Using Screenr for Screencasting
Any teacher I’ve talked to about screencasting usually has experience with Jing, by far the most popular screencasting tool. I was never a huge fan of Jing. It gave me issues trying to export a video and redirected me to subscribe to one of their paid memberships. Maybe I was just having an off day, but when I wanted to try screencasting again, I hit Google to see what other tools were out there and I came across Screenr.
I tried using Screenr, a free web-based program with a five-minute recording limit, with my students by having them make a screencast teaching others about a concept they’d learned in their math class. What I loved about Screenr was how easy it was to navigate the controls. Students found that during the recording process, they could pause their recording, change their board they were using through Paint, and resume recording. When students were finished, they published their work. Screenr gives users the option to embed their file, link to it, download as an .mp4 or publish to YouTube. My students enjoy using it because it allows them to decide how to present material to others while giving them the tools to make their presentation as perfect as possible.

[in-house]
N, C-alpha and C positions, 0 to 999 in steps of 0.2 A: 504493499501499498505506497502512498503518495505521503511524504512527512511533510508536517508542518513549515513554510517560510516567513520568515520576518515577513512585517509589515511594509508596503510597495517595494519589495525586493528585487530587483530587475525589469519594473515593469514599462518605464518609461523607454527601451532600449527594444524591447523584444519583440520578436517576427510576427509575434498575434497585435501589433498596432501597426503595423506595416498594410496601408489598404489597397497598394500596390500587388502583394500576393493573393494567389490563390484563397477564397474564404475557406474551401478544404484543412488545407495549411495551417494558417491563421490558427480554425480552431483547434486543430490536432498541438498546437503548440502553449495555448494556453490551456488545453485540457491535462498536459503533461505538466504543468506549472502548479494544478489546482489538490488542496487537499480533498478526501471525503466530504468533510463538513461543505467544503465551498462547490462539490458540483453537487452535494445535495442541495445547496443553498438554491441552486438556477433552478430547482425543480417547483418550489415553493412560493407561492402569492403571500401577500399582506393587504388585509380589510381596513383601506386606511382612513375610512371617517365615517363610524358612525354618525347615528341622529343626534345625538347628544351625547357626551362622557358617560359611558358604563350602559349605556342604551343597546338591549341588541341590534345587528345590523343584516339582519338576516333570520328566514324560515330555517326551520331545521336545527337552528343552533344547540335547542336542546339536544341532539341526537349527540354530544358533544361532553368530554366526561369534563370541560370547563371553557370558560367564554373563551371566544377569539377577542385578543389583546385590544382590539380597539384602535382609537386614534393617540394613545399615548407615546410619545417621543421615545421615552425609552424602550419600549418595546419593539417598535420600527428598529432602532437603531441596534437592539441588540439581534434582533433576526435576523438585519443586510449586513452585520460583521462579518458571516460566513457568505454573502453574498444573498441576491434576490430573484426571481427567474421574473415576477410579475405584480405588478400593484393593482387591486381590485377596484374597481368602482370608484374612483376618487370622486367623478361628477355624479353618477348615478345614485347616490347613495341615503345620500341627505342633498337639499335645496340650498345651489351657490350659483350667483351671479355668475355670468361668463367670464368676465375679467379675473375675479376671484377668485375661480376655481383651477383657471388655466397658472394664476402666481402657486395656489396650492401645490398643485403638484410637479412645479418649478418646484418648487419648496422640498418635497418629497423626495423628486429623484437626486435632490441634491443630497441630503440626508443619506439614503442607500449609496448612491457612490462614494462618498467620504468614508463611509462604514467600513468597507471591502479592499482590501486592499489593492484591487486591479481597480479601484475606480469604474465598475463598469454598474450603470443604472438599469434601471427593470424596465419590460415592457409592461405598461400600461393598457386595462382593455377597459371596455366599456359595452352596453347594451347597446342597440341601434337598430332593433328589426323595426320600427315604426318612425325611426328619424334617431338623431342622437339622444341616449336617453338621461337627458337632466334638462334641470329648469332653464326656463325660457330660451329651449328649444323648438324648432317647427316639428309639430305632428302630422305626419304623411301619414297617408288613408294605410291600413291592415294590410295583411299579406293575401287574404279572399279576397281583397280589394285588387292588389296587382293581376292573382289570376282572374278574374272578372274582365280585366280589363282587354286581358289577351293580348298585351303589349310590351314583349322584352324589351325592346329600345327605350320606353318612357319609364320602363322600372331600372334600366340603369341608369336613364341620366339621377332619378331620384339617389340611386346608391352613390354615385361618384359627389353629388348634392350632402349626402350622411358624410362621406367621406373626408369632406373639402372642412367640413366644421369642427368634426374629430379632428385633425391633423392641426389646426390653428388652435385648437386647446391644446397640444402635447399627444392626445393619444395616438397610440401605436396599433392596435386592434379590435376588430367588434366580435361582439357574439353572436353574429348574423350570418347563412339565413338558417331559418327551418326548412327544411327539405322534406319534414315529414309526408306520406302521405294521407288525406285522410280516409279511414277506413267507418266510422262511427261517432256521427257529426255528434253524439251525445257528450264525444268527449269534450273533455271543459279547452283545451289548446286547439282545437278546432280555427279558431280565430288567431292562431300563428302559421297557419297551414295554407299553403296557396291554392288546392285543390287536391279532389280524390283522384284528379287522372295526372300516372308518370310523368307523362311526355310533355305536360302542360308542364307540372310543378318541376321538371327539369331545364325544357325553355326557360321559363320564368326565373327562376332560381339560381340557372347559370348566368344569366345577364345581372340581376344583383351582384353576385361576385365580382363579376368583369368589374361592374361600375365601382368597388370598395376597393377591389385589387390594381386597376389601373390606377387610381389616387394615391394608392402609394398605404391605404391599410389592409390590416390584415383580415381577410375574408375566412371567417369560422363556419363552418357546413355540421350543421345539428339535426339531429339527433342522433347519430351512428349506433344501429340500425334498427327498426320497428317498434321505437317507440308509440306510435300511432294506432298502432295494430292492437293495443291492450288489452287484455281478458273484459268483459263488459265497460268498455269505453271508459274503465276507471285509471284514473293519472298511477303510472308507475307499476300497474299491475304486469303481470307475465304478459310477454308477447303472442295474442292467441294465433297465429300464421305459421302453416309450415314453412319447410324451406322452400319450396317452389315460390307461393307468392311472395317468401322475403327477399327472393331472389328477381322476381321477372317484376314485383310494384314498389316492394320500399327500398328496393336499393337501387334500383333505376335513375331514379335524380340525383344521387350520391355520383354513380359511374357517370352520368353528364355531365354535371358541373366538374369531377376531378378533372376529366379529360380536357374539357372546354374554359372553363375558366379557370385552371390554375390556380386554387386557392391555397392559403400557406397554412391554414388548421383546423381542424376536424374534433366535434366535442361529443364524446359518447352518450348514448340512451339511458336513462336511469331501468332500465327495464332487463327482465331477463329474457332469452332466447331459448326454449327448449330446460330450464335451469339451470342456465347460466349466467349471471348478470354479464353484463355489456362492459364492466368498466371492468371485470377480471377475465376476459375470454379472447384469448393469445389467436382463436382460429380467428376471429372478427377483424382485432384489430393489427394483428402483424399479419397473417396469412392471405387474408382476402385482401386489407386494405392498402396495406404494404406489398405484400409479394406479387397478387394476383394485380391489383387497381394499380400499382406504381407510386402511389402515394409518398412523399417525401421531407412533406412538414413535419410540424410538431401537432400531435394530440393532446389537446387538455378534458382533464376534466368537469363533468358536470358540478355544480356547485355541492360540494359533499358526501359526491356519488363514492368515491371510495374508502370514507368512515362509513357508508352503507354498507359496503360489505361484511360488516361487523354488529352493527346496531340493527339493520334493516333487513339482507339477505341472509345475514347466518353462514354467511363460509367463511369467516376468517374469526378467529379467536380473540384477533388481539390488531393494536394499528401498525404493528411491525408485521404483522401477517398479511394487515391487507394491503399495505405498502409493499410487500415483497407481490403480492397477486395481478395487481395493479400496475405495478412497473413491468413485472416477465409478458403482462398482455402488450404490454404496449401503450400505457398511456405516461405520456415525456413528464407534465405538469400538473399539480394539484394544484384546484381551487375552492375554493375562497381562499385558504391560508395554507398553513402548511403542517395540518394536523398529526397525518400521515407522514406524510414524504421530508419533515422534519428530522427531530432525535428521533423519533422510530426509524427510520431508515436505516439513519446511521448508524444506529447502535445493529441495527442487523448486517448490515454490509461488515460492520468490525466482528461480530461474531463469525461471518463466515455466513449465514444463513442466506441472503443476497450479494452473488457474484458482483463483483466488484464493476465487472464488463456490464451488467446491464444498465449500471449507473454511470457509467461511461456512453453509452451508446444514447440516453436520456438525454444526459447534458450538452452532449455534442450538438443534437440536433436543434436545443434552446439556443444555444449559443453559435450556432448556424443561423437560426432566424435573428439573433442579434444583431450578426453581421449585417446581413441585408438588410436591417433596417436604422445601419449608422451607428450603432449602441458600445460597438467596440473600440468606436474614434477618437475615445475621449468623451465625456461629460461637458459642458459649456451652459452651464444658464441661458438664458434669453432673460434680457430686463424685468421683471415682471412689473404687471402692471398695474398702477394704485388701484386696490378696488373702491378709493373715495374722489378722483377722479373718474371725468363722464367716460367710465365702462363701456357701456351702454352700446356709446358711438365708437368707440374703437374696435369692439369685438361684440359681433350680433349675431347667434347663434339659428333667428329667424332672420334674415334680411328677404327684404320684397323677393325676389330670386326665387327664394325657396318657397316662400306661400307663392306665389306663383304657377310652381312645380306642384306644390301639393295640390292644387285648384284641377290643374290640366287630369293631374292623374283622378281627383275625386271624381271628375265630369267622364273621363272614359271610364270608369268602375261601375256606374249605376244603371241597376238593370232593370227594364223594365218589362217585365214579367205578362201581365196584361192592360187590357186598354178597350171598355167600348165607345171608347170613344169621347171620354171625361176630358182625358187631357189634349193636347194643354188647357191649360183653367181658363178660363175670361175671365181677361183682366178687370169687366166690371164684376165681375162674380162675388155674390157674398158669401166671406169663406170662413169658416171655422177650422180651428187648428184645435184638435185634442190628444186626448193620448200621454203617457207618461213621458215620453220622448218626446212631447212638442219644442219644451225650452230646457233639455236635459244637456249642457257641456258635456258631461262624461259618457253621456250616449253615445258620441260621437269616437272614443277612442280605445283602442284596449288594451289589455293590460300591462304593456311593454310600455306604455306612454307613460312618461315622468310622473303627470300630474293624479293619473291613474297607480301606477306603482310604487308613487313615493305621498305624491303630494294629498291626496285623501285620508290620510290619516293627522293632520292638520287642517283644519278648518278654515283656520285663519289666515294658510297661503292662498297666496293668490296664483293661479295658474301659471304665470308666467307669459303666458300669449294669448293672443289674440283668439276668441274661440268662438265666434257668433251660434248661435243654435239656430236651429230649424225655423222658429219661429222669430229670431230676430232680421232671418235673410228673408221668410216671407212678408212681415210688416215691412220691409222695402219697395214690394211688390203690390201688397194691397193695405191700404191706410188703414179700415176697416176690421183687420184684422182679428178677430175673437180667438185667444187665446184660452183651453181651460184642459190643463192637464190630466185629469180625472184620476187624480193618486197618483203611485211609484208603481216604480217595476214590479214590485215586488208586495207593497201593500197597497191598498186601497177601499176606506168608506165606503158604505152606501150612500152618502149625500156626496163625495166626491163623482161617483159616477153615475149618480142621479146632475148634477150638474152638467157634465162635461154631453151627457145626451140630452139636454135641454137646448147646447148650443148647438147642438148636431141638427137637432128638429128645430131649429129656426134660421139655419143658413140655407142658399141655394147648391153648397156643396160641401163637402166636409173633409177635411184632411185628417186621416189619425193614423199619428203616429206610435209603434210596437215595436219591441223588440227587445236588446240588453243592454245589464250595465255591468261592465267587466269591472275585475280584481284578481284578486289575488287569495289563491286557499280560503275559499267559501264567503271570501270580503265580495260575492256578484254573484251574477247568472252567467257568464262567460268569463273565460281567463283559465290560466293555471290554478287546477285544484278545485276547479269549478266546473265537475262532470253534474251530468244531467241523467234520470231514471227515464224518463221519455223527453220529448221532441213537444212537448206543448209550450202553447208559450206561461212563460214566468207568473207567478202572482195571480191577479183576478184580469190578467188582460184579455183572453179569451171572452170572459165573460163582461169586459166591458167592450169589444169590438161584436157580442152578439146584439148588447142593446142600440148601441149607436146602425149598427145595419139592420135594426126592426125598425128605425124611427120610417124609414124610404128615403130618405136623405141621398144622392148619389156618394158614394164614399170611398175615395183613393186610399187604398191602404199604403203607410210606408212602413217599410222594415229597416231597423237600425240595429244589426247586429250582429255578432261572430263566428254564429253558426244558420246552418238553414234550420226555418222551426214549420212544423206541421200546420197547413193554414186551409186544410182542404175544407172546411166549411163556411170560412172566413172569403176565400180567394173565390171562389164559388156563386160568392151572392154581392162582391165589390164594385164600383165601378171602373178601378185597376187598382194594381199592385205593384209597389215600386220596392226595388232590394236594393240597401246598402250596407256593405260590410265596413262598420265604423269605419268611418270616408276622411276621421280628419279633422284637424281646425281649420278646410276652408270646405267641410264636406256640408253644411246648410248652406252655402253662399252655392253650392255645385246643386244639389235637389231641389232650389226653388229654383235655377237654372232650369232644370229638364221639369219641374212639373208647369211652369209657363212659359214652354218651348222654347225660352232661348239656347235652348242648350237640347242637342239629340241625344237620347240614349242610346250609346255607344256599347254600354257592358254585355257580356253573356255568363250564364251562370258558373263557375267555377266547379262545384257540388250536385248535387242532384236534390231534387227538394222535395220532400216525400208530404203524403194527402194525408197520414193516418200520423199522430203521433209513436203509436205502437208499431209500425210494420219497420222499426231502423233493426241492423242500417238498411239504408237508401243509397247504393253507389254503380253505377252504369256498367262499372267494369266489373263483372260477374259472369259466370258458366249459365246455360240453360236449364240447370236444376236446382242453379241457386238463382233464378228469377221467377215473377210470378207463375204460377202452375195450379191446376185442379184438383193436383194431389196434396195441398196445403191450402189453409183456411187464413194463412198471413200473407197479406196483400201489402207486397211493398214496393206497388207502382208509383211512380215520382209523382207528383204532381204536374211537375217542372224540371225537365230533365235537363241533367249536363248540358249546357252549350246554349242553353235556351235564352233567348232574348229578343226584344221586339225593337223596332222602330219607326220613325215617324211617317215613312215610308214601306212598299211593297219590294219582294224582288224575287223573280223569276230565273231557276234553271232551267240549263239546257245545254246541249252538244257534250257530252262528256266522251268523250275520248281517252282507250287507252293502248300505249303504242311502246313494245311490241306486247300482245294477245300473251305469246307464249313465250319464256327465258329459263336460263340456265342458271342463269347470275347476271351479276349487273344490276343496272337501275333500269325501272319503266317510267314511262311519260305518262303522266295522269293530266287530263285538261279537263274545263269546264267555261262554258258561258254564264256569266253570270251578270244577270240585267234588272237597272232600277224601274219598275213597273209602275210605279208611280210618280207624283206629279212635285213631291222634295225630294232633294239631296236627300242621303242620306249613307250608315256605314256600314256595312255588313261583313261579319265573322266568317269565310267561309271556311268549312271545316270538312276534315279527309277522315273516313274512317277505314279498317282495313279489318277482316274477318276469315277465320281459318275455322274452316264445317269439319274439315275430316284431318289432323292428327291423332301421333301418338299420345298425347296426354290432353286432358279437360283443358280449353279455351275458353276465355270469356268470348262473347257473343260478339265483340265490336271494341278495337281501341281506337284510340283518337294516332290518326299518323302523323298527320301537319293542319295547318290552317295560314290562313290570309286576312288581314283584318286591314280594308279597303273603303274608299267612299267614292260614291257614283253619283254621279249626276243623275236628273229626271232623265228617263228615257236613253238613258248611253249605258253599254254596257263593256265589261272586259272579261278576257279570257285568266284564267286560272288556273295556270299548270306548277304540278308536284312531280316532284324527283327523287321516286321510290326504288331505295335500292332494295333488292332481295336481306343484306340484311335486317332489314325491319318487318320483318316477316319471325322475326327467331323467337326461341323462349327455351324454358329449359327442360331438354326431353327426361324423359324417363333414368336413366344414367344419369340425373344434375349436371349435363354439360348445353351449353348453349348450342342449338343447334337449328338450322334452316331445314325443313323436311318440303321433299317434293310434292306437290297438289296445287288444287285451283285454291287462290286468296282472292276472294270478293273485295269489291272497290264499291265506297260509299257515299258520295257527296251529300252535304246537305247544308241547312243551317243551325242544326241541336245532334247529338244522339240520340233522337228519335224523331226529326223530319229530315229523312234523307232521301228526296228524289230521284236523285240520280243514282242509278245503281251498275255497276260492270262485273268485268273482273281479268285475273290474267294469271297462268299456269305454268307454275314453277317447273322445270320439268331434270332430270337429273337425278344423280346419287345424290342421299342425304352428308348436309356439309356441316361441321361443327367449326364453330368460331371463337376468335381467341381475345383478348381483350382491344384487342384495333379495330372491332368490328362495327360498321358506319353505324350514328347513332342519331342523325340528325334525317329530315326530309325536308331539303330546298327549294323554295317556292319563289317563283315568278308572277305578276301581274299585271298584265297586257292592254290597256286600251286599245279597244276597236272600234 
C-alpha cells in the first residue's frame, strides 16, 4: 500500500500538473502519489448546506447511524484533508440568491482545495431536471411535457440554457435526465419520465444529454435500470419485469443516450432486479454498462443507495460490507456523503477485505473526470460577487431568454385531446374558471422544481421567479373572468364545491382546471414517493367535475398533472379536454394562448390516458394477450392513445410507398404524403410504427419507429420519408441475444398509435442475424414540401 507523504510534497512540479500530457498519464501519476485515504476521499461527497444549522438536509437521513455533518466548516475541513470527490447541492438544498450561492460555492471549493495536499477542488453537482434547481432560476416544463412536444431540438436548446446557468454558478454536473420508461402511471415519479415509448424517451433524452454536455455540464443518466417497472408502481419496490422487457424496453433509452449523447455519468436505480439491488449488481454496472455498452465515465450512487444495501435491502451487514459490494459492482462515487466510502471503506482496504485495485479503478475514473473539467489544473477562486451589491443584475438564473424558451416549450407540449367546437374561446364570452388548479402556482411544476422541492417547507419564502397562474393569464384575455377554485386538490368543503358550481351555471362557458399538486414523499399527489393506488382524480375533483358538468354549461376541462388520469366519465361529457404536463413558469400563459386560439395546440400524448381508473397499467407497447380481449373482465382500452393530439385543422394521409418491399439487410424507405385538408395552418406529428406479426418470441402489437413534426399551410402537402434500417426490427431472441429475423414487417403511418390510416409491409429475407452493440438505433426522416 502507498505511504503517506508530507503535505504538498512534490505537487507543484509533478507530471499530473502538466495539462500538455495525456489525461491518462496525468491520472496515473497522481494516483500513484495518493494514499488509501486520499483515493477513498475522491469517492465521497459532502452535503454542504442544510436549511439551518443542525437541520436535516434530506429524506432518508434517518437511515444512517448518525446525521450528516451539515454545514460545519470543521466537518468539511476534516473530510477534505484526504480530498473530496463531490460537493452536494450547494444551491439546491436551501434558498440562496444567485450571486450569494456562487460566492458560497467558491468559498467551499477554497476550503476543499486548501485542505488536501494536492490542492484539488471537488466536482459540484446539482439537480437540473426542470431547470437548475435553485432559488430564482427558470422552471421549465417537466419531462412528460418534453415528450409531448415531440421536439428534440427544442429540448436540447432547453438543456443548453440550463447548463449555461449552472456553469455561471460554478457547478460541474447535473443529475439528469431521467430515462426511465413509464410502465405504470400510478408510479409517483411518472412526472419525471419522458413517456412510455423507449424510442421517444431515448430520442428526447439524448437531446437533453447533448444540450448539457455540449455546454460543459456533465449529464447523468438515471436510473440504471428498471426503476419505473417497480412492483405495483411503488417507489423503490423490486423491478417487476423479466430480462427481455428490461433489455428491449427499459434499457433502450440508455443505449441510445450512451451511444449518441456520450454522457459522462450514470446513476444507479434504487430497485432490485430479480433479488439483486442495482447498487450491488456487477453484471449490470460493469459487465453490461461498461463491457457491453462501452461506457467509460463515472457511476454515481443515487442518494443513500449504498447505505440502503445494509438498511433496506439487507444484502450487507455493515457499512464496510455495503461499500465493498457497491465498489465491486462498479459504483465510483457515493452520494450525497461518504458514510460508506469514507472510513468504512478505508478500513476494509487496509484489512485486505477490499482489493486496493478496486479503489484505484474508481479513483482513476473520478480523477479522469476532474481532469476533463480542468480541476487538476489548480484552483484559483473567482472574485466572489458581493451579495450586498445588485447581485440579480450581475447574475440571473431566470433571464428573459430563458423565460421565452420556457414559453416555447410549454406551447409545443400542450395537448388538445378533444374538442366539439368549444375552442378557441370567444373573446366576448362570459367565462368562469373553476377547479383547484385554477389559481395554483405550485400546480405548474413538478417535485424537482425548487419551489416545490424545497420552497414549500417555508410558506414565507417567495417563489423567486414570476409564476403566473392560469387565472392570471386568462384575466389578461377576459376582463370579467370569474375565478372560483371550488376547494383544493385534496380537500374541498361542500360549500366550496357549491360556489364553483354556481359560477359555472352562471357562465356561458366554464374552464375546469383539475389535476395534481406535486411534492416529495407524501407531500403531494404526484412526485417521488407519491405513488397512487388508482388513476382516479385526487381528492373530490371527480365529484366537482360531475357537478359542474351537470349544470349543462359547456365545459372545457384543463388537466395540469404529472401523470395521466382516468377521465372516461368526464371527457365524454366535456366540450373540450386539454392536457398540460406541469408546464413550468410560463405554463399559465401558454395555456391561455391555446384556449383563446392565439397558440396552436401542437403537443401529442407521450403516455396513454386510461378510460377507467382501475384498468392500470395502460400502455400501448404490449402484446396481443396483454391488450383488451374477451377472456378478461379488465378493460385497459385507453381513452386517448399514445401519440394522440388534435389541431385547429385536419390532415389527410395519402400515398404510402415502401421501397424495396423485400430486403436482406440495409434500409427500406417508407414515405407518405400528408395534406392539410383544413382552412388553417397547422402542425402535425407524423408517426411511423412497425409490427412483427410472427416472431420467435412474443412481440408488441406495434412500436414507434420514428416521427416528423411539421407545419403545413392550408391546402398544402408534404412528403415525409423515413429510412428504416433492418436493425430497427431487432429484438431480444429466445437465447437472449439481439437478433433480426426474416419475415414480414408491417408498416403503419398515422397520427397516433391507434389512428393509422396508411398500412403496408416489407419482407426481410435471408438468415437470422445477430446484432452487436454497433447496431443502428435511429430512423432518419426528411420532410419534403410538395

I’ve also used Screenr on days I would be absent. I’ve made short screencasts about topics I wanted to introduce to students. Although this wasn’t the most exciting way to teach, I didn’t have to worry about the substitute not reading an article with the students or not know how to teach the concept despite detailed notes, both of which have happened this year. Students can also rewind the screencast if they miss something, which allows each student to work at their own pace.